+1,100 feet on return
|Begin at Mosquito Flat trailhead and follow the well-maintained trail as it climbs slowly (very slowly) into Little Lakes Valley passing numerous lakes along the way. Just before the final 200-300 feet to Morgan Pass (3.3 miles from the trailhead) a side trail turns right (south) towards Gem Lakes. The trail is only maintained for the few hundred yards it takes to reach the last of the Gem Lakes. Continue up a use trail to the left of the inlet stream as it ascends through talus to reach Lake 11320 (the first of several small lakes encountered before Dade Lake). Follow the easiest visible route to Dade Lake and pass the lake on the eastern shore. There are several nice camping options at the north shore of the lake.|
From the inlet of Dade Lake climb talus and slabs (or snow) up the bowl to the south towards prominent Bear Creek Spire. Cross over Cox Col. Depending on conditions this is normally most easily done at the first notch to the south of the lowest notch left of the rib ascending to the crest. Early in the season ice ax and crampons may be necessary. The west side of the pass is trivial. Descend sand initially and then talus until you are able to traverse south on benches at 12,200 feet (this is all class 2). Continue south to unnamed Lake 12000 in the cirque between Mount Julius Caesar and Bear Creek Spire and climb the Northeast Ridge or Northwest Face.
From either Pine Creek/Italy Pass or Mosquito Flat the route to Mount Julius Caesar begins on Inyo National Forest land (the peak itself is on the boundary of Inyo and Sierra National Forests). No permits are required for day trips but overnight trips require one throughout the year. Permits can be picked up at the White Mountain Ranger Station in Bishop or the Mammoth Ranger Station in Mammoth Lakes. Quotas are in place May 1 through November 1. Check the Inyo National Forest wilderness permit website for the most current information and reservation availability.
Bear canisters are not required for either the Piute Pass or Pine Creek Pass trails, but proper food storage is important.
Fires are prohibited above 10,000 feet and in the Pine Creek drainage.
Inyo National Forest Wilderness Permit Office
351 Pacu Lane, Suite 200
Bishop, CA 93514
Wilderness Information Line: (760) 873-2485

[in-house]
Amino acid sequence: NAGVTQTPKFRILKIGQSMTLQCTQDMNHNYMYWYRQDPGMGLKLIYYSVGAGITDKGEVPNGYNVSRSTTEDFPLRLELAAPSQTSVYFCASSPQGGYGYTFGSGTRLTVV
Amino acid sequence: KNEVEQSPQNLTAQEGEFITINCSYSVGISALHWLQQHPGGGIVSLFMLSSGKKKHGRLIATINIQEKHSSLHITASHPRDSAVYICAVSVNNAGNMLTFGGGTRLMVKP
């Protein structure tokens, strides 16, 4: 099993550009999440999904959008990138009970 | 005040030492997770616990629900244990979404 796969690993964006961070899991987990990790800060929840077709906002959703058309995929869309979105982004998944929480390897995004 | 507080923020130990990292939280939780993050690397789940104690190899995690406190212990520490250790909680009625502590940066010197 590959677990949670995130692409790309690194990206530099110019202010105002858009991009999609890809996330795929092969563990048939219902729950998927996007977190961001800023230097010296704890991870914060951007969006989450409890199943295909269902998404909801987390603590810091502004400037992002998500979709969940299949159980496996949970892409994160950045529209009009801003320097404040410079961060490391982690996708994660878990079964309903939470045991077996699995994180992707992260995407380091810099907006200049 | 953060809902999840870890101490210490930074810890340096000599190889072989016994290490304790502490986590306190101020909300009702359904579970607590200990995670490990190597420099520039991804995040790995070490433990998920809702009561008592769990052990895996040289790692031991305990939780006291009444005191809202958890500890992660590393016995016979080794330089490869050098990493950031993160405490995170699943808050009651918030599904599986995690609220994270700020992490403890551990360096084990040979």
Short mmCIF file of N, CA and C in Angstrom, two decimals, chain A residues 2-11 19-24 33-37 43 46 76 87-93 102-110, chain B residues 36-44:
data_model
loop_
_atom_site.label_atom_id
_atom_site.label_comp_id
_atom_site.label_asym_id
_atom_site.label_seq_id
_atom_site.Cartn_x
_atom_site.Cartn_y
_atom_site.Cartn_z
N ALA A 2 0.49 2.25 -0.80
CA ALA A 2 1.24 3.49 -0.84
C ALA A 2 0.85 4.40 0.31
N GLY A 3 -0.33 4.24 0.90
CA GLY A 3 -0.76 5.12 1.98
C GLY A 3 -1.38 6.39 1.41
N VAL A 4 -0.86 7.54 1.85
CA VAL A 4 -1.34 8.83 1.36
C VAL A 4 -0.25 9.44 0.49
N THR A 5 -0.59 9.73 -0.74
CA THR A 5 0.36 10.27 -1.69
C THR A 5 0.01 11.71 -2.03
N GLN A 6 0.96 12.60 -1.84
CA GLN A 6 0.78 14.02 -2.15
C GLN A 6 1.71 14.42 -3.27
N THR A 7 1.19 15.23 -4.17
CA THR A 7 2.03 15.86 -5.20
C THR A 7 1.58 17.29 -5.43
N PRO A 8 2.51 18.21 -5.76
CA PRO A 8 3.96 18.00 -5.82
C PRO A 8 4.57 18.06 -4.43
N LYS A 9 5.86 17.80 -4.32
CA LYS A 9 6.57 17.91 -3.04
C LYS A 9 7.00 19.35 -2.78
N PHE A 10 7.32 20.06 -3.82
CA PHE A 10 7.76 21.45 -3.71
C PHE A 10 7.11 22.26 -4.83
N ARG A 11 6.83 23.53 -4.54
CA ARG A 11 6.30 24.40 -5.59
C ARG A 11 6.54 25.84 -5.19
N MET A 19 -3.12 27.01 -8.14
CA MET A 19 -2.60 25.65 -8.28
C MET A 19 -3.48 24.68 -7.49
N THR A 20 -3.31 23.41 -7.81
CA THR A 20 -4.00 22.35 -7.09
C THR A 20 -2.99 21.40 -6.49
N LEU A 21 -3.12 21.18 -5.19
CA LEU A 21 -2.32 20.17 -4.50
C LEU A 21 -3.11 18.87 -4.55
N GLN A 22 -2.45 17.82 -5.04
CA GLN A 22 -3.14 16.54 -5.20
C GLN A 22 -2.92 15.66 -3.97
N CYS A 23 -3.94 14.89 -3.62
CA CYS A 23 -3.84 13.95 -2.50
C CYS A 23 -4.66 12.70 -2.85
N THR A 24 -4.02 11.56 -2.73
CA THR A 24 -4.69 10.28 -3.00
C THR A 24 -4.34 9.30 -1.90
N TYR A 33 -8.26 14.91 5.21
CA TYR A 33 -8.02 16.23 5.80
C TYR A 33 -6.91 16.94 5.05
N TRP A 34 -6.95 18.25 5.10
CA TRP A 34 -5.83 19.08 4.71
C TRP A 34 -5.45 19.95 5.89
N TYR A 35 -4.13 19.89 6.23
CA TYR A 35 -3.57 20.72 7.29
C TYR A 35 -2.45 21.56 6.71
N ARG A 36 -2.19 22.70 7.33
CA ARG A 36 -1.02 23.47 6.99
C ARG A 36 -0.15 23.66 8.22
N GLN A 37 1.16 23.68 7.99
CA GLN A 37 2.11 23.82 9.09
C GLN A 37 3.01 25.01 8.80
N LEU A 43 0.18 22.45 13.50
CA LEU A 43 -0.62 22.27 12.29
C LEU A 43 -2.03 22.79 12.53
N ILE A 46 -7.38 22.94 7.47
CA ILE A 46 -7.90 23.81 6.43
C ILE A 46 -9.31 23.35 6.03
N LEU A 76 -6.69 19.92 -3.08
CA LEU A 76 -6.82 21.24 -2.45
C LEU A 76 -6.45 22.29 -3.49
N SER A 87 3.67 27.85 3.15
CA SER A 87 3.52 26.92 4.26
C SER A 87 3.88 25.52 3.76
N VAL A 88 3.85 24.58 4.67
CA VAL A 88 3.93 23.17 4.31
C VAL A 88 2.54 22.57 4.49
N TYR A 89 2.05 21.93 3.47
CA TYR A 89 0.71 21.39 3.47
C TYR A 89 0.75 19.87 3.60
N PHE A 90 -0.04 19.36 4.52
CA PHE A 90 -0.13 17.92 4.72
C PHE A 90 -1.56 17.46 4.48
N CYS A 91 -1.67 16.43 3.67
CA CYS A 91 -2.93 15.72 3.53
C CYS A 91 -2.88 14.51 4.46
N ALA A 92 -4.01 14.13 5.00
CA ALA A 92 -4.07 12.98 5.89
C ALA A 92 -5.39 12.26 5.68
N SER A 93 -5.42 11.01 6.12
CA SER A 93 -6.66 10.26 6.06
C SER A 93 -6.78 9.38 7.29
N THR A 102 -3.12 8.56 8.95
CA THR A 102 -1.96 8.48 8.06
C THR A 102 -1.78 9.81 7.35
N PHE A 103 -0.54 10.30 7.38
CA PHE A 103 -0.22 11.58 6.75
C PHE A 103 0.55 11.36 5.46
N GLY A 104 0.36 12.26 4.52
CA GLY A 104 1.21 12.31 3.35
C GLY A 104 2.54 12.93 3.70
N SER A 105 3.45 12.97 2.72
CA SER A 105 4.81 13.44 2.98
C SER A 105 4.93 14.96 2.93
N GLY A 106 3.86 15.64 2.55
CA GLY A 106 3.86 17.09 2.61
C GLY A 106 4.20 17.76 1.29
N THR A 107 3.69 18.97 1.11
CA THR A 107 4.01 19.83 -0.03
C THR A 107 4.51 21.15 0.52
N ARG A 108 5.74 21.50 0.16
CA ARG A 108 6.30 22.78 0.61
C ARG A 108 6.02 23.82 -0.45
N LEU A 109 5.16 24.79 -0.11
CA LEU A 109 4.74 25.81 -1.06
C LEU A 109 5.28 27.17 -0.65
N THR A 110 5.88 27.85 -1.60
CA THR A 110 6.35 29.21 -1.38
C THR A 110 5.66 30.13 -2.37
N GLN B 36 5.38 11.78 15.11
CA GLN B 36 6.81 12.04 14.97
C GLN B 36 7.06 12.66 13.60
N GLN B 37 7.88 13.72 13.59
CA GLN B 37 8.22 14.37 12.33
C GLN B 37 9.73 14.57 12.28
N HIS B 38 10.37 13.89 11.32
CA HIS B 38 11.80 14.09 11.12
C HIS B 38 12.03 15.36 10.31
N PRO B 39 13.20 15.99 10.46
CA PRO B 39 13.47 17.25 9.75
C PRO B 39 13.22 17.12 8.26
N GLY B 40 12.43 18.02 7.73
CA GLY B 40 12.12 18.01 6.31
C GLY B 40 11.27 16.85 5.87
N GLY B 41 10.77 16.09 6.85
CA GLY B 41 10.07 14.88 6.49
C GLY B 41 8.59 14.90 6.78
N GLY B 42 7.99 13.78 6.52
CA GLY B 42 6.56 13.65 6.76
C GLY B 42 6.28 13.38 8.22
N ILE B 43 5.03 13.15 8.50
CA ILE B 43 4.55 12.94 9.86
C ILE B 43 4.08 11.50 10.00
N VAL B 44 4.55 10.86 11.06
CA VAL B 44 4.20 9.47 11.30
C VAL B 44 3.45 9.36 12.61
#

Permit Reservation Line: (760) 873-2483
Current ConditionsCurrent NOAA / National Weather Service Forecast
When To ClimbSpring through fall is the normal season for visits to the summit of Mount Julius Caesar. Pine Creek trailhead is lower elevation (7400 feet) and far more accessible than any of the alternatives in the offseason and would be the best choice if targeting a winter ascent. Contact the Inyo National Forest office in Bishop as needed for winter road conditions. In some years snow may be present at higher elevations well into spring.
Granite Park is an excellent backcountry destination if looking to climb Mount Julius Caesar as part of an overnight trip or a longer itinerary. Numerous unnamed lakes with relatively easy and short cross-country approaches offer a reasonable chance of seclusion while surrounded only by open granite bowls. Other options are available downstream from Granite Park as well. For those climbing other peaks in the area or approaching from Mosquito Flat there are also many locations at the lakes north of Bear Creek Spire (though these are more heavily populated). Lake Italy to the west can be approached from either trailhead and is about as good as it gets. It is a destination for some completely in itself.
Dispersed camping is permitted in most of Inyo National Forest. Established campgrounds are available including a walk-in backpacker campground right at the Mosquito Flat trailhead and numerous drive-in options all along Rock Creek Road. See the Inyo National Forest Campground Camping page for full details and locations.
Etymology“Alfred H. and Myrtle Prater, who in 1928 made the first ascent, chose the name because of the peak's proximity to Lake Italy. (Letter, Hervey Voge to USGS, August 23, 1955; also SCB 19, no. 3, June 1934: 97.) The peak was not named on a map until the Mt. Abbot 15-minute quad, 1953.” – Peter Browning, Place Names of the Sierra Nevada (2004)